False teachers reinterpret the Word of God to support their fables
Irenaeus, born around 130 to a Christian family, was a disciple of Bishop Polycarp in Smyrna, who had himself been a disciple of the Apostle John. After a persecution decimated the church in Gaul, Irenaeus became the second bishop of Lyon and was noted for his role in guiding and expanding Christian communities in what is now the south of France. In his treatise Against Heresies, Irenaeus exposed the errors of Gnostic heresy and was instrumental in defining apostolic orthodoxy as the first systematic Christian theologian.
Some persons reject the truth and introduce false statements and endless genealogies, which provide questions, as the Apostle says, rather than the divine training that is in faith. They combine plausibility with fraud and lead the mind of the inexperienced astray and force them into captivity. They falsify the words of the Lord and make themselves bad interpreters of what was well said. Thus they overthrow many and on the pretext of "knowledge" divert them from the One who founded and arranged this universe, as if they could show something higher and greater than the God who made heaven and earth and everything in them. By persuasion and rhetoric they attract the simple to pursue the quest of their "knowledge" and wickedly destroy them, inculcating blasphemous and impious ideas about the Creator in people unable to distinguish false from true. Therefore the "perfect" among them fearlessly perform all the forbidden acts, of which the Scriptures affirm that those who do these things will not inherit the kingdom of God....
Such is their doctrine, which the prophets did not proclaim, the Lord did not teach and the apostles did not transmit. They boast that they have known it more abundantly than anyone else. While citing texts from unwritten sources and venturing to weave the proverbial ropes out of sand, they try to adjust, in agreement with their statements, sometimes parables of the Lord, sometimes prophetic sayings and sometimes apostolic words, so that their fictions may not seem without witness. They contradict the order and the continuity of the Scriptures and, as best they can, dissolve the members of the truth. They transfer and transform, making one thing out of another, and thus lead many astray by the badly constructed phantom that they make out of the Lord's words they adjust.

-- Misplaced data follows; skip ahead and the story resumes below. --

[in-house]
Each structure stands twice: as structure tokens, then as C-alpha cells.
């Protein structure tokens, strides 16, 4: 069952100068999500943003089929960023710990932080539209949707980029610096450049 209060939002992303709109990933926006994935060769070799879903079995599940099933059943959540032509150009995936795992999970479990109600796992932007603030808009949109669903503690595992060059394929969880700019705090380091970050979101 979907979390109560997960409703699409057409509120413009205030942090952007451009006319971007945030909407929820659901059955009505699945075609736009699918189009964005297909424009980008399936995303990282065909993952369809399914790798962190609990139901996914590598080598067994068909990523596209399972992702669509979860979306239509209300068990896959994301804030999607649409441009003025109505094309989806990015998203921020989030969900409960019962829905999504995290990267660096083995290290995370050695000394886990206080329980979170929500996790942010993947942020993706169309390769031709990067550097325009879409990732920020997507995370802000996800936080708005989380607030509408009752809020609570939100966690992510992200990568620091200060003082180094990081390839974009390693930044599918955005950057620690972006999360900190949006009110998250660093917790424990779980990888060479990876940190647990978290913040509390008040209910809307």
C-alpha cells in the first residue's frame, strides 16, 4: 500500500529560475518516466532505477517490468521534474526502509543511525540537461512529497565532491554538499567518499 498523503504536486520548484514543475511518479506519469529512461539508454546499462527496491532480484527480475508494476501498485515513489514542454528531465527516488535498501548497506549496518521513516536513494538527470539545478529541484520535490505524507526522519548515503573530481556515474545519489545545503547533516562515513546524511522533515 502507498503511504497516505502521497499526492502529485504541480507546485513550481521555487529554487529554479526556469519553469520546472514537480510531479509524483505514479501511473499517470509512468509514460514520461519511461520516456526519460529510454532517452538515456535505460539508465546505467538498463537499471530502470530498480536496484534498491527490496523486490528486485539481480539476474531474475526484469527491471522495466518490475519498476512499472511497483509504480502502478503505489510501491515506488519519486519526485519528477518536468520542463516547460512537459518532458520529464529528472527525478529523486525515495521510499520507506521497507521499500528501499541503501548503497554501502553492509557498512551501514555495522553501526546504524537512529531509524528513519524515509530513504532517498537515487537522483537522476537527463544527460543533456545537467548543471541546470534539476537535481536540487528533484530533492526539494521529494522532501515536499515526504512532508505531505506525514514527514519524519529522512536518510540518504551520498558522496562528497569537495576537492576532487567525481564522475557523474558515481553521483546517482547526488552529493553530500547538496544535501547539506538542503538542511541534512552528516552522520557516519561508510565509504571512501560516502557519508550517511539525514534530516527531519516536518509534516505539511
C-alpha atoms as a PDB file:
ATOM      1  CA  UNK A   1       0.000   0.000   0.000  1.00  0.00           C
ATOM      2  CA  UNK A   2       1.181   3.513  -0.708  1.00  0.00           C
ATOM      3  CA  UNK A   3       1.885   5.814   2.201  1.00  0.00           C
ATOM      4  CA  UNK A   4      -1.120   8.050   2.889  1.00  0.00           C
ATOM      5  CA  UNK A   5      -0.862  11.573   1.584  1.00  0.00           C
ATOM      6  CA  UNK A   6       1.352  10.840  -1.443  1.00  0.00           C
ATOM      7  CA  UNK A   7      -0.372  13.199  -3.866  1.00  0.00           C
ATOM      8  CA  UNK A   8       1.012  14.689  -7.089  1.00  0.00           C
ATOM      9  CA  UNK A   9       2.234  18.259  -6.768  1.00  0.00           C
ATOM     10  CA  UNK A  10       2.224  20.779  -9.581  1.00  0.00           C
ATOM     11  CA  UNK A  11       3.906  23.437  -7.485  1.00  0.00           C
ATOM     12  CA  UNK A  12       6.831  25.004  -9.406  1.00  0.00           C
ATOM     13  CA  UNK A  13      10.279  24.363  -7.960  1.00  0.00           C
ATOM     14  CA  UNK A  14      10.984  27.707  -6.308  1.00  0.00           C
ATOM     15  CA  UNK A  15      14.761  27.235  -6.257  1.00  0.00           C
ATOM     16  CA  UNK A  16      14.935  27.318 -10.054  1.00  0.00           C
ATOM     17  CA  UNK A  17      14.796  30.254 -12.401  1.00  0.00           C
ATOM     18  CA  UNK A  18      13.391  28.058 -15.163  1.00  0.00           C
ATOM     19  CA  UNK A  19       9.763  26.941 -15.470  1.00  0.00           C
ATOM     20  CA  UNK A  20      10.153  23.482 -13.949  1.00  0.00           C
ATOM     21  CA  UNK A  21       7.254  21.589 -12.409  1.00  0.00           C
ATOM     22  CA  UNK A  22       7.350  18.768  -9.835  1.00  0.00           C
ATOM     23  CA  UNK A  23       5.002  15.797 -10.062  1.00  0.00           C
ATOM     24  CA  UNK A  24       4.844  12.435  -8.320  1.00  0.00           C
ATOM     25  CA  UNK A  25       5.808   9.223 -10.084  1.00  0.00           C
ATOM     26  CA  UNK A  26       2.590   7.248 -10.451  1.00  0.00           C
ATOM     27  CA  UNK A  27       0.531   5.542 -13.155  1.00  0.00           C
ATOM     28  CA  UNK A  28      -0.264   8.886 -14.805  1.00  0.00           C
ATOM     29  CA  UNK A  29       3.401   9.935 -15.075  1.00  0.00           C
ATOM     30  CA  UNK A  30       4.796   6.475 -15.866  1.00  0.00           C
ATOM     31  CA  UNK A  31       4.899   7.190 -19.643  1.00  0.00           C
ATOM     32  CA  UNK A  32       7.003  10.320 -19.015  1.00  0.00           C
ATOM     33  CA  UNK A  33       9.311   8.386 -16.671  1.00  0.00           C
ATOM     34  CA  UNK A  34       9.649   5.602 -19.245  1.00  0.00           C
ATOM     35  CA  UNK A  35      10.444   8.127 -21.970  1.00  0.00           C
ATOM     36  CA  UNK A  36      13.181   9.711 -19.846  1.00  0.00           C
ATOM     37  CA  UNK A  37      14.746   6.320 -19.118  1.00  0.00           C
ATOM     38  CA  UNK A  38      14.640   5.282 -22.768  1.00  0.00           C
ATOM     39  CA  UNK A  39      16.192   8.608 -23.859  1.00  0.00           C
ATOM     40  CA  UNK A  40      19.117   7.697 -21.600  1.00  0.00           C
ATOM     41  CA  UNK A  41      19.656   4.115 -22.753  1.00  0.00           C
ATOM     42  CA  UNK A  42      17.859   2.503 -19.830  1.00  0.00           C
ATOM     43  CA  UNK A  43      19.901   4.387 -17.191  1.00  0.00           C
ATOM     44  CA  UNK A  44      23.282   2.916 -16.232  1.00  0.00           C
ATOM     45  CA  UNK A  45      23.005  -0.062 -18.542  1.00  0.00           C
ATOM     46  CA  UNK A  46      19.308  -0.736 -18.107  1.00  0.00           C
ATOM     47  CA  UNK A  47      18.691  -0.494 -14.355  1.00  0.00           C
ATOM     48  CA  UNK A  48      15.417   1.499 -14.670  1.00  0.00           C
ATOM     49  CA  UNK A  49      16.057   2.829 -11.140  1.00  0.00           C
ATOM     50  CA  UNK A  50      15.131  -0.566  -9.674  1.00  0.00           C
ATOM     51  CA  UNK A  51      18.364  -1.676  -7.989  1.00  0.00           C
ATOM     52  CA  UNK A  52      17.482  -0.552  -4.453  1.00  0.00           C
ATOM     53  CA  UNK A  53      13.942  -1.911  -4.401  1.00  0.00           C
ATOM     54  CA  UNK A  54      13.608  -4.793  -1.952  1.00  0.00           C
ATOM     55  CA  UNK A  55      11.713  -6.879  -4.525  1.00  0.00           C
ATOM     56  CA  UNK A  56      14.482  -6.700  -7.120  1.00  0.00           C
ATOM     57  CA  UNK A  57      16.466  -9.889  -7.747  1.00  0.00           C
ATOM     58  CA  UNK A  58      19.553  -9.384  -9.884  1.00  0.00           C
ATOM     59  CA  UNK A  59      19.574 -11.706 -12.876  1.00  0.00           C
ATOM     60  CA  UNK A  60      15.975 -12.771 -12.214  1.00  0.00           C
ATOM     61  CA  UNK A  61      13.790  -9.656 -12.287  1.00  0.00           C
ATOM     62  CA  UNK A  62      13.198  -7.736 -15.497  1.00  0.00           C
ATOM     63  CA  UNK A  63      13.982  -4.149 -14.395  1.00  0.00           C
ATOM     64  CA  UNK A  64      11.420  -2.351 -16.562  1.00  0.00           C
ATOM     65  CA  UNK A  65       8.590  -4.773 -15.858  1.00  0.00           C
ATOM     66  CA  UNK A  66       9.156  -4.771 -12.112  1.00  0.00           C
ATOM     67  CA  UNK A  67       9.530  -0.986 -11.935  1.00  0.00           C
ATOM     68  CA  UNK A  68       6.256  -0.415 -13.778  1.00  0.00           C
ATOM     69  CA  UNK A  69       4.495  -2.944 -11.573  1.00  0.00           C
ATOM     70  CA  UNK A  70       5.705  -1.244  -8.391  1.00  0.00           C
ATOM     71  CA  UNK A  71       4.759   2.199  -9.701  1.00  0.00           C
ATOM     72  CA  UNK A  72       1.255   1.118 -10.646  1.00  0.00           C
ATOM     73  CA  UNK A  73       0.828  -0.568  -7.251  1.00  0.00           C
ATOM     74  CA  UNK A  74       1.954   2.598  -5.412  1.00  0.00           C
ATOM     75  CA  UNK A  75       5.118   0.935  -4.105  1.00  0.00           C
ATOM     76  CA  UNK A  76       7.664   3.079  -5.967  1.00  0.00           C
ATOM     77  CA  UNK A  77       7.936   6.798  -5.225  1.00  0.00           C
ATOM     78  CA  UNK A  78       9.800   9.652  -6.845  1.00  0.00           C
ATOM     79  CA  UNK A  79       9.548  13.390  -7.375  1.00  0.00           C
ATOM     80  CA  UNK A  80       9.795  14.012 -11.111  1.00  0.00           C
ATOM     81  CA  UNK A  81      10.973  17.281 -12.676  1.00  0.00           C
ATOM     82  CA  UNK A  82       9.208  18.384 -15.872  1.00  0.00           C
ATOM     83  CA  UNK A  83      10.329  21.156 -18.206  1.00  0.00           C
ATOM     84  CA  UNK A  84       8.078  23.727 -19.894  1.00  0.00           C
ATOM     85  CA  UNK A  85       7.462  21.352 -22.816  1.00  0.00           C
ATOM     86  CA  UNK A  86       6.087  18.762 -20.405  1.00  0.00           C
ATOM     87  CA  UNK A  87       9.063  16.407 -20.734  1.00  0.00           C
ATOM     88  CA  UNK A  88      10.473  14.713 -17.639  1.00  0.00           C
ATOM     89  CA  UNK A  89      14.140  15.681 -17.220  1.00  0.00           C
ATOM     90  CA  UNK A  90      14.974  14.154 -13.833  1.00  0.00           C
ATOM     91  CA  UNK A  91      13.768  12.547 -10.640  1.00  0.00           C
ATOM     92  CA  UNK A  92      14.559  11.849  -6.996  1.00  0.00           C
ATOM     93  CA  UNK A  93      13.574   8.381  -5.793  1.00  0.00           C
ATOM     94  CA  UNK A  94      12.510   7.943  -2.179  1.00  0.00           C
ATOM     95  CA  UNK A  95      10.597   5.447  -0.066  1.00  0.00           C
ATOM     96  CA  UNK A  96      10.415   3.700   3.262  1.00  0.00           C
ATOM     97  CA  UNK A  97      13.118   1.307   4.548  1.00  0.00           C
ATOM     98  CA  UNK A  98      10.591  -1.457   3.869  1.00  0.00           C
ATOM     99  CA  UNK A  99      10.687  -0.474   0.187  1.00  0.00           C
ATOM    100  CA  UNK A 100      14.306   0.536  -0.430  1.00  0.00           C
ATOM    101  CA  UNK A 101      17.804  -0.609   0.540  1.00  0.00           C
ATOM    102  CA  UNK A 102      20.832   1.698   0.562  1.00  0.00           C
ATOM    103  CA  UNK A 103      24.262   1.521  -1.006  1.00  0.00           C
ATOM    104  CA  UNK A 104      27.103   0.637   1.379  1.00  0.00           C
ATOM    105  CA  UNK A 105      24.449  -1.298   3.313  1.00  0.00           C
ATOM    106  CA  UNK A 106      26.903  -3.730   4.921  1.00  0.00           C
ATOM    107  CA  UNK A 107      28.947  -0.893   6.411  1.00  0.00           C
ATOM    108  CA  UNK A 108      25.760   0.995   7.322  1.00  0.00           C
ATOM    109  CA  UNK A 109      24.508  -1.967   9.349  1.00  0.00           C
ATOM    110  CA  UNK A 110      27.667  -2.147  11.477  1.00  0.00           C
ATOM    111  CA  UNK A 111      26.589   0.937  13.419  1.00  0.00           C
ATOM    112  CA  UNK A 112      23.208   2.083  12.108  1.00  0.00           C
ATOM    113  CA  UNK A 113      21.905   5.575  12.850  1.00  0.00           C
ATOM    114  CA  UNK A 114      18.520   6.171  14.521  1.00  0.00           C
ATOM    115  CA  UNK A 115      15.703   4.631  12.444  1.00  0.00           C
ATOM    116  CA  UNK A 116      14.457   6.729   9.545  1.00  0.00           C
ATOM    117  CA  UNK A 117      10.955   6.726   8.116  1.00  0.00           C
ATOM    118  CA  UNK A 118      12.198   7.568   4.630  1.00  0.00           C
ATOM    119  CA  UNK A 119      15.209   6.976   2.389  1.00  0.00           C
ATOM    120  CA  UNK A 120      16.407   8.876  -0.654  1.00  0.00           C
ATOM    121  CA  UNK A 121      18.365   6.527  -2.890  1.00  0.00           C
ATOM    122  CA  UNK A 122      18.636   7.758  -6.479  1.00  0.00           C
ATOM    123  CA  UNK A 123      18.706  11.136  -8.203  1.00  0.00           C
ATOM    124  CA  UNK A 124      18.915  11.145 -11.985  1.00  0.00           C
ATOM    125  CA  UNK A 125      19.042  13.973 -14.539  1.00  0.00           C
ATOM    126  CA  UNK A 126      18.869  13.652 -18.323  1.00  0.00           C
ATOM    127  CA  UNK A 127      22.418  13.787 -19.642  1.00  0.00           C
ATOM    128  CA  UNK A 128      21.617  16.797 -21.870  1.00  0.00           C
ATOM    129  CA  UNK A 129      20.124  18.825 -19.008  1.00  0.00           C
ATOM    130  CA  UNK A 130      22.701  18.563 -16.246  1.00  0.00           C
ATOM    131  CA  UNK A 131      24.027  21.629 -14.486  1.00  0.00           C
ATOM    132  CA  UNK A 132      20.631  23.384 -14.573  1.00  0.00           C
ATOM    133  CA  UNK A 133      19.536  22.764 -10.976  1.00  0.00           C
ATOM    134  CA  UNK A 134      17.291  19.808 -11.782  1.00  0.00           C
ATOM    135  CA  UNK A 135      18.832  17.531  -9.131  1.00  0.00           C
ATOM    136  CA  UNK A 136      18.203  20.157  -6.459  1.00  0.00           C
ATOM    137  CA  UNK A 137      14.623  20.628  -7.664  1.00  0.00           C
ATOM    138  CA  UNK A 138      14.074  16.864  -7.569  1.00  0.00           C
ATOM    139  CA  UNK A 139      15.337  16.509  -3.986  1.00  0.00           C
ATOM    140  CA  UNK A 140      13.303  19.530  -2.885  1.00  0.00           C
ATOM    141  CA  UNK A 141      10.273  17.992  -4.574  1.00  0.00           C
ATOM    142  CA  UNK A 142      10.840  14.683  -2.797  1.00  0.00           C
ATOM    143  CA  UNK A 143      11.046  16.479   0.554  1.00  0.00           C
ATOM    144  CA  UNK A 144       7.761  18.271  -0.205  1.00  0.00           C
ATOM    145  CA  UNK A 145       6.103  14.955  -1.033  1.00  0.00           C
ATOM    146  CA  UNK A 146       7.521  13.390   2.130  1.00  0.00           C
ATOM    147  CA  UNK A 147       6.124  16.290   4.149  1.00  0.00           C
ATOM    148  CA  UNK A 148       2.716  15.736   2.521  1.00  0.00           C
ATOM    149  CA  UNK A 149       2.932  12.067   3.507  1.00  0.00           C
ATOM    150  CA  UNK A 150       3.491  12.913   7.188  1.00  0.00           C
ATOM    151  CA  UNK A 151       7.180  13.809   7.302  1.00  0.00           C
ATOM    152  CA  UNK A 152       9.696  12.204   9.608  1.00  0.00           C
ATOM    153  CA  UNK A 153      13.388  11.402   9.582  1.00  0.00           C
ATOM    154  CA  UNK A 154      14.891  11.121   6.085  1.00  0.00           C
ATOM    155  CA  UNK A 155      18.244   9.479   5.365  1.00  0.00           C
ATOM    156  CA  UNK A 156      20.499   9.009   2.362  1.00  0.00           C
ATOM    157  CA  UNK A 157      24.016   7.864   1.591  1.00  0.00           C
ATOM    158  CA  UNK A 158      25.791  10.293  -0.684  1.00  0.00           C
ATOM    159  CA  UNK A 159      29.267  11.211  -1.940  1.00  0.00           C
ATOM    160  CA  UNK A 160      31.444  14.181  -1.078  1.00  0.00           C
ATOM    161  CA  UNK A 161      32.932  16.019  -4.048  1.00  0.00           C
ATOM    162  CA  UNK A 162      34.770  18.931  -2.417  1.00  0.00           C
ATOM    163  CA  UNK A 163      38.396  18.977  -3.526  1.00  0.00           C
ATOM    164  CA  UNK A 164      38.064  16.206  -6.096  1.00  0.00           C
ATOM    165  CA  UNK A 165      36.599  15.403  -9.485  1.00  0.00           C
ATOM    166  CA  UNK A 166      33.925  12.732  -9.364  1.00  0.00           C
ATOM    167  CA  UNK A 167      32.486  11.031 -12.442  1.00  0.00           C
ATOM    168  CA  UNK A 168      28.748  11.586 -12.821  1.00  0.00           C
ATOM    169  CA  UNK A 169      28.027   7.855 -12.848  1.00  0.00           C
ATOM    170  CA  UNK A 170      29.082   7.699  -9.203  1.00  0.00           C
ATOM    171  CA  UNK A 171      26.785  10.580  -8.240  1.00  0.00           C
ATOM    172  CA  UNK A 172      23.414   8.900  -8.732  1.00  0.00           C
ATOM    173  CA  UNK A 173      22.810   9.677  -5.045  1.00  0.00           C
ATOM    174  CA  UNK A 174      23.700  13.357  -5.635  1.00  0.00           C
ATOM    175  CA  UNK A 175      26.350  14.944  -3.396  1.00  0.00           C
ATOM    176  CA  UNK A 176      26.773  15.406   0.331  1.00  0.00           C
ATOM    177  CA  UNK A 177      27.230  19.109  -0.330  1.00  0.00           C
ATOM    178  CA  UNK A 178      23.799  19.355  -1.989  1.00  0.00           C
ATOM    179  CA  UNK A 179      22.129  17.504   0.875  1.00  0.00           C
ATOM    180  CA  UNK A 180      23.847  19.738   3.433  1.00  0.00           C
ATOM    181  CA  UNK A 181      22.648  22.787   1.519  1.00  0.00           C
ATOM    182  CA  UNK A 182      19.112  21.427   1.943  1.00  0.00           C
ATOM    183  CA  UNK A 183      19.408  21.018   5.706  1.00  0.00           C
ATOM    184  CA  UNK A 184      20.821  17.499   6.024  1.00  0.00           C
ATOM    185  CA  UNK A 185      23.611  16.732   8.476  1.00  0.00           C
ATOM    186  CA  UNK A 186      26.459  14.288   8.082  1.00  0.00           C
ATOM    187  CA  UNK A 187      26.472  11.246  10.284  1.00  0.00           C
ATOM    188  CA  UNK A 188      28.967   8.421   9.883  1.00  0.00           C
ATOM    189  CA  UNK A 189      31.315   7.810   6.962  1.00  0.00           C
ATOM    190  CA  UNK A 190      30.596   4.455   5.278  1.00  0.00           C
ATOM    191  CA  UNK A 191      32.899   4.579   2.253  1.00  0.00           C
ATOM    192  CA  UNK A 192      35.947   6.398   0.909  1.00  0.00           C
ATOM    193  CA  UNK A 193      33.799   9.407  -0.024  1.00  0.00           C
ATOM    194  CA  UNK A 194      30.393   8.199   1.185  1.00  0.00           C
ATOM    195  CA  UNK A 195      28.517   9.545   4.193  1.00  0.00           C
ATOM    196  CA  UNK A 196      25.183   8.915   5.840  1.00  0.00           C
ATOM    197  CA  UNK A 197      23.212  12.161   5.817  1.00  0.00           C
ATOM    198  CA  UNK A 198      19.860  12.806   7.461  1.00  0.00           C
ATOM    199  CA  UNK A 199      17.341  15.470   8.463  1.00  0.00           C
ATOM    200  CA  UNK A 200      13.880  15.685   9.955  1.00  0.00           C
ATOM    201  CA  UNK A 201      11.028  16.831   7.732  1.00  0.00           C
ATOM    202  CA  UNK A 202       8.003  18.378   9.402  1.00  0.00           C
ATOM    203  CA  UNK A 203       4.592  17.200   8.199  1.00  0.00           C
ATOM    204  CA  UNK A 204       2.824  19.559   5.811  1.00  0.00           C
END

It is as if someone destroyed the figure of a man in the authentic portrait of a king, carefully created by a skillful artist out of precious stones to make instead the image of a dog or fox, declaring that this badly composed image is that good image of the king made by the skillful artist. He shows the stones arranged by the first artist for the image of the king but now transferred by another into the image of a dog, and by the appearance of the stones deceives the simple - that is, those ignorant of the real king's image - and persuades them that this ugly picture of a fox is the good image of a king. In the same way these people compile old wives' tales and then, transferring the sayings and words and parables, want to accommodate the words of God to their fables.
Irenaeus of Lyons (c.130-202)
1 Timothy 1:1-17
you show the light of your truth
to those who have gone astray,
that they may return to the way of godliness:
Grant that we who have been admitted
to the fellowship of Christ's salvation
may always discern and avoid what is false
and faithfully bear witness to your love and truth;
through Jesus Christ our Lord